Adding Yonah

By John G. Spooner  |  Posted 2005-09-23 Print this article Print

Whereas past notebook processor transitions, such as the move from mobile Pentium III to Pentium 4 M chips, promoted major redesigns, adding Yonah to notebooks isnt likely to do so. The chip consumes nearly the same amount of power—a maximum of about 30 watts—as todays speediest single-core Pentium Ms, whose maximum consumption is about 27 watts, eliminating the need for notebooks to bulk up.
Yonah, meanwhile, is expected to come in several forms, including a standard and low voltage dual core versions and single-core, ultra-low voltage forms for mini-notebooks and inexpensive machines, where a cut-down version will be marketed as a Celeron derivative.
Speeds are expected 2GHz, similar speed to todays Pentium M. Intel has said Yonah will offer a faster 667MHz bus, or data pathway. "The net of it is its basically business as usual" for PC makers, said Dean McCarron, principal analyst with Mercury Research Inc. in Cave Creek, Ariz. "Its really fitting [the new chips] into the existing work theyve already done. Its not trivial. But youre still talking about it begin a modest change in the hardware, rather than adding a completely new [processor] architecture and chipset." Intel has said more than 200 notebooks are already being designed around Napa. Lenovo, whose products mainly aim for businesses in the United States, is expected to offer Yonah chips in a range of ThinkPad models. However, the PC maker is anticipating gains for its mobile workstations—ThinkPad T Series models equipped with beefier internals such as high-end graphics cards for tackling engineering or other heavy-duty software—and ultraportable models, machines such as the ThinkPad X Series, which weighs about 3 pounds, Herman said. For its part, Gateway Inc., which serves both businesses and consumers, sees yet another opportunity in dual-core notebooks. They could present yet another way to encourage customers to replace their desktops. Although desktops are an important piece of the PC market and a major source of revenue for Gateway and others, notebooks have been growing more quickly than desktops and also continue to command higher prices, making them more attractive for manufacturers to offer. Gateways early analysis shows that Intels "Dual-core notebook parts should significantly outperform their desktop counterparts that are on the market right now," said Chad McDonald, director of notebook product marketing at the Irvine, Calif., company. "Theyre looking very strong, early." The increased performance could help pull a new segment of customers from desktops to notebooks, McDonald said. "What youre going to see next year is that the price delta in the value [notebook] space is still going to be narrow—so people will switch because of the low prices of notebooks," McDonald said. But, "The dual-core piece adds performance in the midrange and high-end, which will cannibalize desktops in another way. Youll have a performance benefit, which is another opportunity for us to go out and steal some market share." Apple Computer Inc., meanwhile, may bring even more new customers into the mix. The Palo Alto, Calif., computer maker could choose Yonah to make its first foray into the Intel hardware space, analysts believe. Apple, which announced plans to swap from PowerPC to Intel processors in 2006, could use Yonah to update its PowerBook and iBook portables, analysts say. Click here to read more about Apples plans to move to Intel chips. Despite appearing to have a lead in bringing dual-core notebook chips to market, Intel will have competition in the space. Advanced Micro Devices Inc., Intels chief rival, will counter with a dual-core Turion-brand notebook chip, which it says will ship during the first half of 2006. Sources familiar with AMDs plans said the chip is expected to arrive later in the first half, possibly in May. The dual-core Turion chip will be based on the same circuitry employed in AMDs dual-core Opteron server and Athlon 64 X2 desktop chips, meaning its capable of running 64-bit applications, where Yonah is limited to 32-bits. The new Turion will also offer new features such as Pacifica, AMDs virtualization technology, said Bahr Mahony, division marketing manager for AMDs mobile division. However, he declined to offer any more detailed information about its design or launch dates. Next Page: Intel flexes its manufacturing muscle.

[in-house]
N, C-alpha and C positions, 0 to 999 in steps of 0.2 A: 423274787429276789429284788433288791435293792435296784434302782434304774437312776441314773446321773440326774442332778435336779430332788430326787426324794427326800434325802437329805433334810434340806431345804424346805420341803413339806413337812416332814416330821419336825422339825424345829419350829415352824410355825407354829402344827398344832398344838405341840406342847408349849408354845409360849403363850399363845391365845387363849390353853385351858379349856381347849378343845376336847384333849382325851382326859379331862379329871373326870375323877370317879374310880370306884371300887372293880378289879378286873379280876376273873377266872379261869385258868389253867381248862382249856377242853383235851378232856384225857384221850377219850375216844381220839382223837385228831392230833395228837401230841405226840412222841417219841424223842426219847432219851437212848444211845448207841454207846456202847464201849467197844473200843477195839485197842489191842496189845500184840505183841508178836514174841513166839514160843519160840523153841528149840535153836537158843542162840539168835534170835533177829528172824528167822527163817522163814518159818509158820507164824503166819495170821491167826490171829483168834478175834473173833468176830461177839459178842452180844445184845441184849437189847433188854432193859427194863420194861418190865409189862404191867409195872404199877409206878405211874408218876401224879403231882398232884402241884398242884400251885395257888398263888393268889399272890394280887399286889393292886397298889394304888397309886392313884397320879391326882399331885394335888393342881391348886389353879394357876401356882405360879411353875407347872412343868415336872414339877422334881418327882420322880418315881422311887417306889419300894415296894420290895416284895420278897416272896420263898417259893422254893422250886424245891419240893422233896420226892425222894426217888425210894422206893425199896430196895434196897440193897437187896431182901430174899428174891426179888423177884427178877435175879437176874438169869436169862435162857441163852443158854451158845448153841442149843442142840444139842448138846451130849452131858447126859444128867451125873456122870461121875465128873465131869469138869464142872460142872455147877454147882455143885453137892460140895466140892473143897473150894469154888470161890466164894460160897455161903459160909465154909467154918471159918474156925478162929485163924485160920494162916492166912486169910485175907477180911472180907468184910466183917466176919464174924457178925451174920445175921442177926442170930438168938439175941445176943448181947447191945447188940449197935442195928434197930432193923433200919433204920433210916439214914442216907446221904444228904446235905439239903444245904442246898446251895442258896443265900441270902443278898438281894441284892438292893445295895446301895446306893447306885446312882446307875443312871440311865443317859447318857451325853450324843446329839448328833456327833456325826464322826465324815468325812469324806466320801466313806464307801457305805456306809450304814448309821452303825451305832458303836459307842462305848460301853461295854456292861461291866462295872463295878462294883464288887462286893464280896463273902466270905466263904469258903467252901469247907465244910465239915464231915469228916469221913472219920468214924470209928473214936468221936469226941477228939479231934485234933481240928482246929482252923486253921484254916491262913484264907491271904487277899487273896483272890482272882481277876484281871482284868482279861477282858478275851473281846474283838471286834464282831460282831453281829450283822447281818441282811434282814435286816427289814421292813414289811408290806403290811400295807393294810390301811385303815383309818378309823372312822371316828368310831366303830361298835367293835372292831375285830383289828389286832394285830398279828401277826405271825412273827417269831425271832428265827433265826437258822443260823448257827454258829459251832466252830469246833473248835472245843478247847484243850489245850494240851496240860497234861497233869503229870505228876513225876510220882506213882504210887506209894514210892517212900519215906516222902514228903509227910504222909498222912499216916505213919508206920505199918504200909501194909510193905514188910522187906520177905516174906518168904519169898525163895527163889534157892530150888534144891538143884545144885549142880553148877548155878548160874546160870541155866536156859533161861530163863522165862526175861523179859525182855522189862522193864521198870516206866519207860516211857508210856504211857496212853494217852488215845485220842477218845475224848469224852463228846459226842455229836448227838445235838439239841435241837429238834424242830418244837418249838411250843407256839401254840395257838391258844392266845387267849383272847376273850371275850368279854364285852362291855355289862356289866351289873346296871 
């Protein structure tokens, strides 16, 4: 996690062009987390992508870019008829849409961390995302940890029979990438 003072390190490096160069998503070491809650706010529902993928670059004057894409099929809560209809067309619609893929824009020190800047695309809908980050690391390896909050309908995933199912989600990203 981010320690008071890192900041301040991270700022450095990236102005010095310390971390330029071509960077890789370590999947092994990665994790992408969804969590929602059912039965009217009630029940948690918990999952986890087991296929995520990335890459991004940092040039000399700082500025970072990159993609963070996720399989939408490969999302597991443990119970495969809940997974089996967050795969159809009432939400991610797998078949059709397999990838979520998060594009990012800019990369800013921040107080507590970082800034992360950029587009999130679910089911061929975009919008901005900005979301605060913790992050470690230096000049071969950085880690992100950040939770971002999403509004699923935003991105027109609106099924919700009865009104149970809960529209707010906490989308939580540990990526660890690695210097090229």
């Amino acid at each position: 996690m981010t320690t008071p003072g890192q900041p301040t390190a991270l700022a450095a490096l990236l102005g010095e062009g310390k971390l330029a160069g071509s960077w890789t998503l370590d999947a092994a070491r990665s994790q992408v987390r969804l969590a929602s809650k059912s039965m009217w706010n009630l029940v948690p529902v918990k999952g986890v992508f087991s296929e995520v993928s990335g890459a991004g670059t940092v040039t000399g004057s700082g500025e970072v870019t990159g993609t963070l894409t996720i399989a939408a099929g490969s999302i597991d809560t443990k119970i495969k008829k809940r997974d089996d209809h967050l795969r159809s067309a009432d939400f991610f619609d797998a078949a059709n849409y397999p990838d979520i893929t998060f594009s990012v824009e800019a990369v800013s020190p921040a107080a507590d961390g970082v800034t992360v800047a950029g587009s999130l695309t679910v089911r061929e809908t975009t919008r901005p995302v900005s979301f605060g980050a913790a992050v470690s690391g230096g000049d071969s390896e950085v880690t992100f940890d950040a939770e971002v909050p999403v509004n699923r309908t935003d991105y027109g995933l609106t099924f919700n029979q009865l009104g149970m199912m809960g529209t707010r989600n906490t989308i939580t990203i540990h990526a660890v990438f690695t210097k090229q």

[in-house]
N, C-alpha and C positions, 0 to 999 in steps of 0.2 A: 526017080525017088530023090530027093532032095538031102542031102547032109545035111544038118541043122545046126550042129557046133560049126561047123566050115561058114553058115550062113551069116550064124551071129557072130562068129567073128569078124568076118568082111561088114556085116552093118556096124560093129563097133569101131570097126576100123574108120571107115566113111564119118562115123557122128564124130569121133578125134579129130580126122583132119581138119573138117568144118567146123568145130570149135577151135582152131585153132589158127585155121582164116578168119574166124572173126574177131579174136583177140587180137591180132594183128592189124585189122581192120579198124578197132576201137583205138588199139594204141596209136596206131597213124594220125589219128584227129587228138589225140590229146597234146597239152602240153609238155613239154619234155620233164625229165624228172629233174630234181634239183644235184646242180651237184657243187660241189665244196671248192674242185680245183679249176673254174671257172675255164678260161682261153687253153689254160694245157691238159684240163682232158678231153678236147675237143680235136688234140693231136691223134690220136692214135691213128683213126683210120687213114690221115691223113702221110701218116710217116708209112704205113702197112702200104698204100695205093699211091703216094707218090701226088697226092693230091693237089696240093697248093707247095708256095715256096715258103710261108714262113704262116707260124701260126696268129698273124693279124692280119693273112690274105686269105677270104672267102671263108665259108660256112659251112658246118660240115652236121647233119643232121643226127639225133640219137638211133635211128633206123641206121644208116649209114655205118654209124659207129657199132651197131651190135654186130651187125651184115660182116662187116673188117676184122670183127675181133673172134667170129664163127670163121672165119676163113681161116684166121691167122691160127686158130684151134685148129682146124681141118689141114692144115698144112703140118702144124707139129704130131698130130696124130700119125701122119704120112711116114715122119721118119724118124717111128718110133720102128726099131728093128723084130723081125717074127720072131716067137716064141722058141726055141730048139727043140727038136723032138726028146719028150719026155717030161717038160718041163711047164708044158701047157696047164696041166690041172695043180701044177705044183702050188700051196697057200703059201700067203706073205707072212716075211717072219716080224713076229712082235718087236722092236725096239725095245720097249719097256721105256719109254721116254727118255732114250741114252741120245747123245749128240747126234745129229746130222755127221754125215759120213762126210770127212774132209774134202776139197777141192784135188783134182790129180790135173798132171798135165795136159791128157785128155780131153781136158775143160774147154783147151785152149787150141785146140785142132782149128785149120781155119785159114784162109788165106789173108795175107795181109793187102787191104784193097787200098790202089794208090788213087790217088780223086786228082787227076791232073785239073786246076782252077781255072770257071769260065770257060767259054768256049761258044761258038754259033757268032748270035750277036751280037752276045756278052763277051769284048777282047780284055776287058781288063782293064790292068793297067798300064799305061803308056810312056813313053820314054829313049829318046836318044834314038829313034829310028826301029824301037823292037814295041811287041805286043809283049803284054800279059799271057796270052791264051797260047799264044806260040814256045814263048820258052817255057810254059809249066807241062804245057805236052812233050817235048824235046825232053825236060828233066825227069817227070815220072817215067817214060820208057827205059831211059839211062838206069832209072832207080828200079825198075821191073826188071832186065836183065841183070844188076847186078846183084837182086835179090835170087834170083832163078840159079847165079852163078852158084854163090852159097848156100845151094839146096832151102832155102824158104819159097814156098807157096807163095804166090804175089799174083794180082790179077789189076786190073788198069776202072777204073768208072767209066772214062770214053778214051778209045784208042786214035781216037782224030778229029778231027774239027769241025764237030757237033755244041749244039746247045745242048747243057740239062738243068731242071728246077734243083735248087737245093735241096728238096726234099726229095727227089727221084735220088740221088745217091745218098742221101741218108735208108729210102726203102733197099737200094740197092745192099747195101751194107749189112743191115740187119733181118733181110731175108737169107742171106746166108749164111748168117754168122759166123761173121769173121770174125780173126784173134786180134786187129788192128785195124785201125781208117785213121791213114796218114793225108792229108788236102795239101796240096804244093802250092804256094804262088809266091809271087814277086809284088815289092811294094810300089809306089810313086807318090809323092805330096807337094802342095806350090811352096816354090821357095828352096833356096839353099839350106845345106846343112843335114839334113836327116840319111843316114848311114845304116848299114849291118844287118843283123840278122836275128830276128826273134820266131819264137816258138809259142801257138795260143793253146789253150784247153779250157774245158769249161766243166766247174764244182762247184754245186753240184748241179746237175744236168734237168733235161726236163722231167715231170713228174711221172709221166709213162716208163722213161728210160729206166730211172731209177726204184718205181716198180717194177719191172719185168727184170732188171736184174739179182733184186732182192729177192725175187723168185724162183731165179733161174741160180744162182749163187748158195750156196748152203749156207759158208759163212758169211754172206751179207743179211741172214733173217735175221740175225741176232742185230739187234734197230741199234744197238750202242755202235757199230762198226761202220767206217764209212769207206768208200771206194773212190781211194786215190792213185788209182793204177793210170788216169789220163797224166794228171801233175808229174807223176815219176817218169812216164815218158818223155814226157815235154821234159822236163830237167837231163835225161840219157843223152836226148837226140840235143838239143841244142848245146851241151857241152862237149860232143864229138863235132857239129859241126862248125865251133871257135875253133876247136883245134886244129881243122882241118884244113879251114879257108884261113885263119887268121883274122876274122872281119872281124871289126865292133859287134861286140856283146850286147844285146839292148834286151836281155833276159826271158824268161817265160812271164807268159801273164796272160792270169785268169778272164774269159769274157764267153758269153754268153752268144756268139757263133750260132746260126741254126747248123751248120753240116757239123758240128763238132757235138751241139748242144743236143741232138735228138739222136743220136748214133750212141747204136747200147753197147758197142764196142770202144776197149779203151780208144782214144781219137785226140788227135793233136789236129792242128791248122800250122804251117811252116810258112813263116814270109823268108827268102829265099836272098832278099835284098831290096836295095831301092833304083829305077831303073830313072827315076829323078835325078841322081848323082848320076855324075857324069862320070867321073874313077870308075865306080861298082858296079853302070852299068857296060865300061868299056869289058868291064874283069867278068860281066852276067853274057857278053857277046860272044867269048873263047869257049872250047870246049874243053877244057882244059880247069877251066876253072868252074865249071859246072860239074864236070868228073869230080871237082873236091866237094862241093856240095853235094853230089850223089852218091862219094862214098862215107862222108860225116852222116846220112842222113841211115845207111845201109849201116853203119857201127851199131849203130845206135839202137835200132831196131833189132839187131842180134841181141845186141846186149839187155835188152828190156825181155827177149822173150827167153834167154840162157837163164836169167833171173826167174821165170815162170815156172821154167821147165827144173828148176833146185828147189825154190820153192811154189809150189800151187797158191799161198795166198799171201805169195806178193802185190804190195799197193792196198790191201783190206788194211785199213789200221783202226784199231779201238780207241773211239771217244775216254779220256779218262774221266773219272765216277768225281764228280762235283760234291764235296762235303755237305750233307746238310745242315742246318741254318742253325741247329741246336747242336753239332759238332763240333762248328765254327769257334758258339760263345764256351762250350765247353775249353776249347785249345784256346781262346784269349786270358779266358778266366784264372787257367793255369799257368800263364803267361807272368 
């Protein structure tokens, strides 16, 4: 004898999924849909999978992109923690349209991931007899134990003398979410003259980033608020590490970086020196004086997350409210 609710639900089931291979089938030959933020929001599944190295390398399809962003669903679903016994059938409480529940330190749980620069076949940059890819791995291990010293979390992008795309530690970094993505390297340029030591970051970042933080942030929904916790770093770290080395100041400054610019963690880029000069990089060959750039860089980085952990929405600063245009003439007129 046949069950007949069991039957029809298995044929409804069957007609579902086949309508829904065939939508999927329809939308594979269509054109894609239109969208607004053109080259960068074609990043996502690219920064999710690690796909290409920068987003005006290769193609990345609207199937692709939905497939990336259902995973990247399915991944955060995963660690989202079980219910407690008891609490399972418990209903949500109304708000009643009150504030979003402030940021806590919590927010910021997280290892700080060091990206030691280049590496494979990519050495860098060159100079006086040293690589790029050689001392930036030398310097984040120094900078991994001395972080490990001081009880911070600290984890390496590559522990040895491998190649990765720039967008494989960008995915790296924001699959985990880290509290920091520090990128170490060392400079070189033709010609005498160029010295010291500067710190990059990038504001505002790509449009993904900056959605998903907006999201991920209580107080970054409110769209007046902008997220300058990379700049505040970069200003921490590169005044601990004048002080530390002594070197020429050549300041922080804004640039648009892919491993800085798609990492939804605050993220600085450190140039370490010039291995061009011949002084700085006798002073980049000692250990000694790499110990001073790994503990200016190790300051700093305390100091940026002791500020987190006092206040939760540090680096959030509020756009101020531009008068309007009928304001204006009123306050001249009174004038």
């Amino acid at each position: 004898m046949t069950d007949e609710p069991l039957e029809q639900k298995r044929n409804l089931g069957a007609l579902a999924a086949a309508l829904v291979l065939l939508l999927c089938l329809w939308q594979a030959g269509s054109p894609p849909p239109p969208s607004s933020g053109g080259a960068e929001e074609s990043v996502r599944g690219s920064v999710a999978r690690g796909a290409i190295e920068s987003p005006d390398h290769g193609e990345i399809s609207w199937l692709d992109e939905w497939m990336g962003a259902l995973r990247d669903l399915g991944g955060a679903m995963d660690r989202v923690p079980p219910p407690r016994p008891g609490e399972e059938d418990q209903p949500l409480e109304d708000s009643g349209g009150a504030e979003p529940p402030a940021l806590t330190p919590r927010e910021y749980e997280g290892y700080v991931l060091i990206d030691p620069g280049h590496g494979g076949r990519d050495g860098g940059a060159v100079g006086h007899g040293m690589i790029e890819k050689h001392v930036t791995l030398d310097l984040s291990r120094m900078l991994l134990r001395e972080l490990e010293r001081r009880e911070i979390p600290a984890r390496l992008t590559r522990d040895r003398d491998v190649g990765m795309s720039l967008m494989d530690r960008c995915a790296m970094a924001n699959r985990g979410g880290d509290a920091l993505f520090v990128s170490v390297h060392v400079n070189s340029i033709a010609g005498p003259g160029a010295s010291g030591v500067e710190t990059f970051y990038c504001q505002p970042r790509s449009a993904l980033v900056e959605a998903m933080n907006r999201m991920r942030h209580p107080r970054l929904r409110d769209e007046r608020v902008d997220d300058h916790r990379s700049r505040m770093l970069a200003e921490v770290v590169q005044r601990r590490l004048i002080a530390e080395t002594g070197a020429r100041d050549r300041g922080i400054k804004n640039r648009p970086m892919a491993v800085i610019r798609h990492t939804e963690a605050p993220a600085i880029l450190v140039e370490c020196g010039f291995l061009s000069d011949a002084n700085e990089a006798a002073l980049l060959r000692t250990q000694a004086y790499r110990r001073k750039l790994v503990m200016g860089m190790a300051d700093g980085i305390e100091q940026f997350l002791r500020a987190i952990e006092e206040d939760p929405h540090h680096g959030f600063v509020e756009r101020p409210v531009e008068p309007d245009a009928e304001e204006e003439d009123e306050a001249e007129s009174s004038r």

John G. Spooner John G. Spooner, a senior writer for eWeek, chronicles the PC industry, in addition to covering semiconductors and, on occasion, automotive technology. Prior to joining eWeek in 2005, Mr. Spooner spent more than four years as a staff writer for CNET, where he covered computer hardware. He has also worked as a staff writer for ZDNET News.

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